88. Technical transfers tend to include all other classifications which have no cash or discretionary impact.

89. Internal transfers can be any classification as they have no impact on the overall Scottish Budget aggregate.

90. As set out in the previous section there are instances where certain items score differently in Scottish and HM Treasury Budgetary terms. In many instances these differences only relate to the non-cash and accounting presentation, and have no impact on discretionary funding.

91. However, there are some instances where other budget categories are impacted. As the entire budget revision document must be prepared on a Scottish Budget basis these particular areas make it problematic when reconciling to discretionary funding deployed to an HM Treasury basis. Table 1.7 in the budget revision document therefore tends to include a number of (usually small) adjustments, which act as a reconciliation, to try and provide an accurate picture of discretionary funding which remains unallocated. Table 1.7 of the Spring Budget Revision notes £9.8 million of funding required to reconcile to the HM Treasury discretionary spending totals. This is made up of four components.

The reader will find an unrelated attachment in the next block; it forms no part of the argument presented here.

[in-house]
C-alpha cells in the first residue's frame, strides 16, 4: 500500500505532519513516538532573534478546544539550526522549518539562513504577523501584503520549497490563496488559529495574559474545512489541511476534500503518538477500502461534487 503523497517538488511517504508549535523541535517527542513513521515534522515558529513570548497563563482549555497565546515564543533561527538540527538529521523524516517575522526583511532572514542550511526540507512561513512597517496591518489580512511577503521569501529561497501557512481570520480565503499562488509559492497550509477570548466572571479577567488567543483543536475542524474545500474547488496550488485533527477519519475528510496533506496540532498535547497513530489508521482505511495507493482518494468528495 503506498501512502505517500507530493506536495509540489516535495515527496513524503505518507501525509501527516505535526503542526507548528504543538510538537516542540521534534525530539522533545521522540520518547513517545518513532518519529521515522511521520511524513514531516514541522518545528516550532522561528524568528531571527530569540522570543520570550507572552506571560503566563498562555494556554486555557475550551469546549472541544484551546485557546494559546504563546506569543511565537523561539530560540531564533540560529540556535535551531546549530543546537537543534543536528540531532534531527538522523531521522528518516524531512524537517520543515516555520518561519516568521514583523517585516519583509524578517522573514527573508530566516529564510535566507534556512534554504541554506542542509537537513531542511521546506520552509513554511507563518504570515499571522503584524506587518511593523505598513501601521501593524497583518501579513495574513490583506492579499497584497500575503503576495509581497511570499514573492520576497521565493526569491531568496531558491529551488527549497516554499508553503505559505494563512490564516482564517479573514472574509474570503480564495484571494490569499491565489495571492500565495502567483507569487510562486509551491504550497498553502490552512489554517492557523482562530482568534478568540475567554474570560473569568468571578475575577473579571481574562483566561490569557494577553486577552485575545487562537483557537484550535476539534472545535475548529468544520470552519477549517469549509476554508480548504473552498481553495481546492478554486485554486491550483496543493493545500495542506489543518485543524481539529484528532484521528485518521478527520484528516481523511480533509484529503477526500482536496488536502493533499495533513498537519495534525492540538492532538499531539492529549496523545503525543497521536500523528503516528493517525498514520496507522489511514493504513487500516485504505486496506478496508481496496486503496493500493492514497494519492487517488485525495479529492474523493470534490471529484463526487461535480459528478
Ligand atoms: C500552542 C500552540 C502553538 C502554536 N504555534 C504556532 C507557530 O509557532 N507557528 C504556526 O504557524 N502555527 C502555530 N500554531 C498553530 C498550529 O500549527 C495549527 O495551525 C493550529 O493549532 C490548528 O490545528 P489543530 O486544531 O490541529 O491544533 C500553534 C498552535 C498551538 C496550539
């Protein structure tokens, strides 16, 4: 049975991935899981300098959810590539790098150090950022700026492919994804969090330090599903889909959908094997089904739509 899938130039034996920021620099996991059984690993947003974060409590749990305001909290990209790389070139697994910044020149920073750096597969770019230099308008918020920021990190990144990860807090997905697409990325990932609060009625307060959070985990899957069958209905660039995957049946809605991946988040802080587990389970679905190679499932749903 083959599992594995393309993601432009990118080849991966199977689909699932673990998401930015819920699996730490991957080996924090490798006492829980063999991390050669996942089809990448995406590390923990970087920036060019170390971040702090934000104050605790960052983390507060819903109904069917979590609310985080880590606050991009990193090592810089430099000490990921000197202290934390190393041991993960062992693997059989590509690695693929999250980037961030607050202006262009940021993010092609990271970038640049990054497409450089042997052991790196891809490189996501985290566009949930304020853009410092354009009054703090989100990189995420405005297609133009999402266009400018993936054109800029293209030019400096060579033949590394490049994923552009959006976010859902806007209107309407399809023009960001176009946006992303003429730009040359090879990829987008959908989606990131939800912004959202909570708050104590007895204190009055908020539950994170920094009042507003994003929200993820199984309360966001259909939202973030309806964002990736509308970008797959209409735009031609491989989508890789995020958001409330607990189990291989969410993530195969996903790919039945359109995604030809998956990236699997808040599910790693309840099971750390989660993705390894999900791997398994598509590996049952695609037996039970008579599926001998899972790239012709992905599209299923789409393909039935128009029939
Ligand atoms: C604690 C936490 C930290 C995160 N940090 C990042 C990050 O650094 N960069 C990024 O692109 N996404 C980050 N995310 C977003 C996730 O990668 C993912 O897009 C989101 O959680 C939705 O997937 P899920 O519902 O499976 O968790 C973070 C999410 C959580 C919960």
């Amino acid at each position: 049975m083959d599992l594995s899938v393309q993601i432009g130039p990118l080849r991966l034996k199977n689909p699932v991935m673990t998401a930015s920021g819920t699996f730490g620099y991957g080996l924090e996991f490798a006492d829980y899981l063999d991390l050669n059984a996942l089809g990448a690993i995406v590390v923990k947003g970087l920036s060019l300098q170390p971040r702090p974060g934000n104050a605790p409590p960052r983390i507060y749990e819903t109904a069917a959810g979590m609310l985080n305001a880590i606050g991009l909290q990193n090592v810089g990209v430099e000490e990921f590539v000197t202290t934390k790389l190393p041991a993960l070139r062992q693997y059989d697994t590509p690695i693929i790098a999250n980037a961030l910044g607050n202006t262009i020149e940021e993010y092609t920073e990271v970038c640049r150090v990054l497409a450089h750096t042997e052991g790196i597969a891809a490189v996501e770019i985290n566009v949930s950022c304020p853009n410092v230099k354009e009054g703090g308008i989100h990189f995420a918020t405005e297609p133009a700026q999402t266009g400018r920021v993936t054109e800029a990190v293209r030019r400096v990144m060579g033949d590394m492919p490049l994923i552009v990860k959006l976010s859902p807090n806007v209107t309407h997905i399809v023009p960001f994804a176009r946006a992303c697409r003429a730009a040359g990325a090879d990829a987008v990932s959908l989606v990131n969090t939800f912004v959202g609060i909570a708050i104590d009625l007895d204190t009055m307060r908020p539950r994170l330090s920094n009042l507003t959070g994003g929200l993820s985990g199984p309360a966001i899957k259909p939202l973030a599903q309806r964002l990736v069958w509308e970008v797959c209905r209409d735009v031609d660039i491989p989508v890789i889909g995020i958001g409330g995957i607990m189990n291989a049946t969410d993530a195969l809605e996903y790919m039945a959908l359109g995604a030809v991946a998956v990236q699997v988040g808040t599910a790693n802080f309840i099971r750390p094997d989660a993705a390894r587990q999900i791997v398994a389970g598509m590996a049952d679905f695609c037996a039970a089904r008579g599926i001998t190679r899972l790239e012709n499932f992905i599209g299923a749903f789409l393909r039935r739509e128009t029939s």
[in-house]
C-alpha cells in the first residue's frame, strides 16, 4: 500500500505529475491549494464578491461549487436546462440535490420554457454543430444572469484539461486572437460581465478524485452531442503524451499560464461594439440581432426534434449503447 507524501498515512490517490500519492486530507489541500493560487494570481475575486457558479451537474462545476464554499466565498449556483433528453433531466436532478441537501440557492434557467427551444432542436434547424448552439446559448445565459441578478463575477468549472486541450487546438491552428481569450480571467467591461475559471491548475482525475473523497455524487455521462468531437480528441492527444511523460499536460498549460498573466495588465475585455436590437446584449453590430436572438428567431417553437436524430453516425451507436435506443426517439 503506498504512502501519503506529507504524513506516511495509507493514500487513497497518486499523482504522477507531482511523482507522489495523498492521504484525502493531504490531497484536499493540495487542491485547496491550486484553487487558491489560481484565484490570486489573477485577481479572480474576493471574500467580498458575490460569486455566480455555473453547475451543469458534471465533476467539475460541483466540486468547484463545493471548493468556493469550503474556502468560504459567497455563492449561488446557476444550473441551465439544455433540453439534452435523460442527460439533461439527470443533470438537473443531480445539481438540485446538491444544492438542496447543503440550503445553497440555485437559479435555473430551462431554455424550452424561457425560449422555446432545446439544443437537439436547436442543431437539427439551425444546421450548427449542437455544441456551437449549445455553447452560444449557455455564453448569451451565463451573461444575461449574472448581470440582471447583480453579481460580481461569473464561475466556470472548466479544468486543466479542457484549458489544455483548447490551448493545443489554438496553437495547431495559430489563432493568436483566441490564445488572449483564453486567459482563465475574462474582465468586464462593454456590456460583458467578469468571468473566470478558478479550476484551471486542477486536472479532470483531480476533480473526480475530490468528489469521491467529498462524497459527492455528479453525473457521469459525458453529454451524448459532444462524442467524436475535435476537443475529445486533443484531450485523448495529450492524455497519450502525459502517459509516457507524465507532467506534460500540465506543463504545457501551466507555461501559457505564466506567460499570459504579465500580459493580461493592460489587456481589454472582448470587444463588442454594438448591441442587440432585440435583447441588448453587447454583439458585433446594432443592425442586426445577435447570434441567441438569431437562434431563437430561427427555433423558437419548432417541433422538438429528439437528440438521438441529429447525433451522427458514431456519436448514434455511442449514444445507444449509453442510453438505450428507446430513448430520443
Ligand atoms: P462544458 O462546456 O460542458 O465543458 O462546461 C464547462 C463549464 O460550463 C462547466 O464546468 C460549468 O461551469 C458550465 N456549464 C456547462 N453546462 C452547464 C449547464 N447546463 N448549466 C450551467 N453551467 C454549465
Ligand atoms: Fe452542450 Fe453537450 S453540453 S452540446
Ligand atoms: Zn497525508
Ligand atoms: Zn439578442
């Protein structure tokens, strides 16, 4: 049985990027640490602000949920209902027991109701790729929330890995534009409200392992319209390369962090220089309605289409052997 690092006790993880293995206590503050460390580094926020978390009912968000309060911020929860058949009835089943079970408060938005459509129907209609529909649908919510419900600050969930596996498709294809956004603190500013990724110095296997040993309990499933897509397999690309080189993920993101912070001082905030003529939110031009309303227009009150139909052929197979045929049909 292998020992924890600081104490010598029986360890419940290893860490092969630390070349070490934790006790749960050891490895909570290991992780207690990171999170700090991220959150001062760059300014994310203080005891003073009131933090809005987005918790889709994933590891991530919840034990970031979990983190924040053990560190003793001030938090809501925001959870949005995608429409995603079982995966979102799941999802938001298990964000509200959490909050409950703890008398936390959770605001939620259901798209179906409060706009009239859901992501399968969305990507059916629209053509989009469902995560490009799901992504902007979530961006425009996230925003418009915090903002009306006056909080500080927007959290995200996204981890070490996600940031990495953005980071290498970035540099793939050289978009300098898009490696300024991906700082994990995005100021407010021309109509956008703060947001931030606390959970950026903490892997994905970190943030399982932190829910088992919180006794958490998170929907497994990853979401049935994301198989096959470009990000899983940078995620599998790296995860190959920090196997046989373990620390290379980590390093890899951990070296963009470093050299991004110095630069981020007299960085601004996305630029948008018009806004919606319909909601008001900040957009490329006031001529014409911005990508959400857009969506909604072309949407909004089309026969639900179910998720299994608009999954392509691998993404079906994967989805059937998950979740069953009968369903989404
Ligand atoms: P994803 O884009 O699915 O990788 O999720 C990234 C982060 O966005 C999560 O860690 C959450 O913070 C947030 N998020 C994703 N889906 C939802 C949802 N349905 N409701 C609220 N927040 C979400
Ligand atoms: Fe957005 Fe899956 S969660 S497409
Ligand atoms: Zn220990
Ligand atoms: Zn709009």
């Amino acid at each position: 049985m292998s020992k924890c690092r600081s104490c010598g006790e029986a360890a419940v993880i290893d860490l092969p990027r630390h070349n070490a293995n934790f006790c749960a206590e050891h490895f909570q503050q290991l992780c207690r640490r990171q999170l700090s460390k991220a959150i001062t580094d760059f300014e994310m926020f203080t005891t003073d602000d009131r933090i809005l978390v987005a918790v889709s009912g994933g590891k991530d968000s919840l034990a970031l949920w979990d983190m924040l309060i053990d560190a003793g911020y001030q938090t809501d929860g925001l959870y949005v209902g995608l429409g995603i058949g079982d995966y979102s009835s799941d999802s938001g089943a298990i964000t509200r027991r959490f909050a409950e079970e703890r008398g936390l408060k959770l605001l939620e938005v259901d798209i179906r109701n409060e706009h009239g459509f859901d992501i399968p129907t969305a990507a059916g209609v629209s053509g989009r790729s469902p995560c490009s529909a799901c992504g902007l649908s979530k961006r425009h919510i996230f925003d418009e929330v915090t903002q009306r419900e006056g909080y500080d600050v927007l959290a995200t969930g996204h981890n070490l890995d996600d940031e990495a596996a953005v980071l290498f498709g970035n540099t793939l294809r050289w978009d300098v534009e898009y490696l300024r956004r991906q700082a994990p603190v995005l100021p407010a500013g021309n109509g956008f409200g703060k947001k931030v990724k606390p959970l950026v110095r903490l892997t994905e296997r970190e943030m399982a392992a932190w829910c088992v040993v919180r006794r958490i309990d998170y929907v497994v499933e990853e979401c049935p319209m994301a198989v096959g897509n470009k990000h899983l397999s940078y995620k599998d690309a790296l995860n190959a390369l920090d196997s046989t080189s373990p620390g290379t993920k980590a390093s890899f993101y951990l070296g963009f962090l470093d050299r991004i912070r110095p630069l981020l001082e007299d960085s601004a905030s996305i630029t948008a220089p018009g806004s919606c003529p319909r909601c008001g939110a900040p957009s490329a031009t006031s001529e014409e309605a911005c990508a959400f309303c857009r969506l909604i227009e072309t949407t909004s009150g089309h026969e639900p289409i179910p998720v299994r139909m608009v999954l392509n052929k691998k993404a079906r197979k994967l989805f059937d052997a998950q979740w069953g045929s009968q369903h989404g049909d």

92. Firstly, £200k is required by South of Scotland Enterprise, an NDPB, for expected credit losses. Under the consolidated budgeting guidance the expected credit losses are deemed to score as fiscal resource under the HM Treasury basis and will therefore impact discretionary spend. However, as expected credit losses do not require cash to be transferred these are not included on a Scottish Government basis. These amounts are therefore not included within the Spring Budget Revision document but have been added to the SOSE HM Treasury budget limit.

93. Secondly, as part of the savings against HM Treasury budgets detailed in section A, it was highlighted that there has been a £25.7 million reduction in budget provided for Scottish Water in respect of their Aberdeen PFI project. As this relates to external borrowing by a public corporation it scores only against HM Treasury budgets and has not been included in the SBR. It has therefore been adjusted to show the impact on HM Treasury control totals only.

94. The amounts required for Judicial Salaries has decreased by £1.1 million. These sit outside the Scottish Budget as Scottish Ministers have no discretion over setting the levels but are funded from within HM Treasury aggregates.

95. Finally, we have a resource budget allocation of £16.8 million being provided to the Crown Office and Procurator Fiscal Service that is not included within the SBR but does score for HM Treasury purposes. A provision was previously included in the COPFS accounts for this so there is no net impact from a Scottish Budget perspective.